In many ways it’s almost unfathomable to think that there was a time when drinking alcohol in the United States was illegal. The US has a deep history with distilled spirits dating back to the country’s inception, when sugarcane and molasses were shipped from the Caribbean to the colonies where it was made into rum. Even the nation’s first president, George Washington, made it a point to have aged Barbados rum prominently served at his inauguration.
It’s even more surprising considering that the turn of the century was a real renaissance for distilled spirits with the emergence of the cocktail (an event often mis-attributed to the prohibition era). Combine all that with an influx of European immigrants who brought with them generations of distillation and beer making knowledge and you would have expected the 1920s to be a celebration of spirits, not an elimination of them.
In Last Call: The Rise and Fall of Prohibition, author Daniel Okrent deconstructs the complex web of events and people which made prohibition and the Eighteenth Amendment happen, and dispels a number of myths about this period in American history. One of the most interesting parts of Last Call is its examination of how people acquired their booze during prohibition, and the cat-and-mouse game played between the bootleggers and the prohibition enforcement agencies.
Some of the most interesting tidbits in Last Call are:
- The women’s suffrage movement was inexorably tied to both the temperance movement and the repeal of prohibition, and women were admitted to bars and speakeasies during prohibition when previously they were barred from these establishments.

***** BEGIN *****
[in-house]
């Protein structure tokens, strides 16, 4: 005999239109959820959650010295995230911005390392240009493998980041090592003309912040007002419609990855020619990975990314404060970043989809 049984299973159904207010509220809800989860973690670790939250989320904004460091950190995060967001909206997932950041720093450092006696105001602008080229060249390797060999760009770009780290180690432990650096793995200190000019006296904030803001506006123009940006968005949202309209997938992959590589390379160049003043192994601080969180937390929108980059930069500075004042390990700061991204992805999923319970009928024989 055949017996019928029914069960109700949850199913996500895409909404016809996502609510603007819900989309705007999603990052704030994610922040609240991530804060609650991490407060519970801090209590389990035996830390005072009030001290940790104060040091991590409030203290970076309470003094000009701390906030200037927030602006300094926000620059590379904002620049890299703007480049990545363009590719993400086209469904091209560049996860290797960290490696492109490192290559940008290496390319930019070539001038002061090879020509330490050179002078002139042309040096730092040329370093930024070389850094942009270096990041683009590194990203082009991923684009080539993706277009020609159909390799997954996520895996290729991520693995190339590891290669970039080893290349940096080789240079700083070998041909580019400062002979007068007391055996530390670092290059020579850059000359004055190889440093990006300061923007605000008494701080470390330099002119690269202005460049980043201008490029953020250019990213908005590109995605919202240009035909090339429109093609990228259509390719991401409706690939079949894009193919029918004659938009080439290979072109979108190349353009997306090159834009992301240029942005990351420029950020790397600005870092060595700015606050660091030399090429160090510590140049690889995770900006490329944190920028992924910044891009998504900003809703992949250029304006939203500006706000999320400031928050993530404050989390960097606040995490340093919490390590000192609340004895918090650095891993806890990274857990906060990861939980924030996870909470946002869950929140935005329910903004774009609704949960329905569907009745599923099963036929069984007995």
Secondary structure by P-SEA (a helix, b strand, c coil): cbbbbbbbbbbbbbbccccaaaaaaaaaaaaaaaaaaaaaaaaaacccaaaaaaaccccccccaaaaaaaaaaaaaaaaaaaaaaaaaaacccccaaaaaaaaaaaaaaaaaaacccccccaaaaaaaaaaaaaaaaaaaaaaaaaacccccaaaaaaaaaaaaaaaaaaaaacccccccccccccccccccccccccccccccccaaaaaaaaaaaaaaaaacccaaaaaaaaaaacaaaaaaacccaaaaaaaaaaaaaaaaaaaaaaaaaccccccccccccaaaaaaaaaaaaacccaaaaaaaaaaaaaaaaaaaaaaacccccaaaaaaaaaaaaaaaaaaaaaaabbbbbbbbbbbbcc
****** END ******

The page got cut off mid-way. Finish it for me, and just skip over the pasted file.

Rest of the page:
- Prohibition was a key incubator to organized crime in the US, and the network of moving alcohol caused gangsters from different cities to get together and work together.
- Al Capone was in his early twenties when he was at the apex of his power, not nearly as old as he is often portrayed in films about him.
- Thousands of people died during prohibition due to poisonous wood alcohol used to spike industrial alcohol so it couldn’t be consumed. It was well known that people were dying but the enforcement divisions wouldn’t change what they were using to something non-poisonous.
- The ‘powder room’ was created during prohibition so that women could have a place to freshen up at bars and speakeasies which didn’t permit women before prohibition.
- The cruise industry has its roots in prohibition, with booze cruises or cruises to nowhere so people could drink outside of the US.
- Coca-Cola considered releasing a Coca-Cola beer after prohibition.
Last Call is expertly written and impeccably researched. I appreciate Daniel Okrent’s attention to detail and his ability to balance an immense amount of information with story arcs that move the book along and breathe life into the prohibition era. The book is also a precursor to an upcoming documentary series by Ken Burns (which is set to air in 2011). Okrent makes a point of explaining in his acknowledgement that he and Burns had intended to work together but ultimately went their own ways. Highly Recommended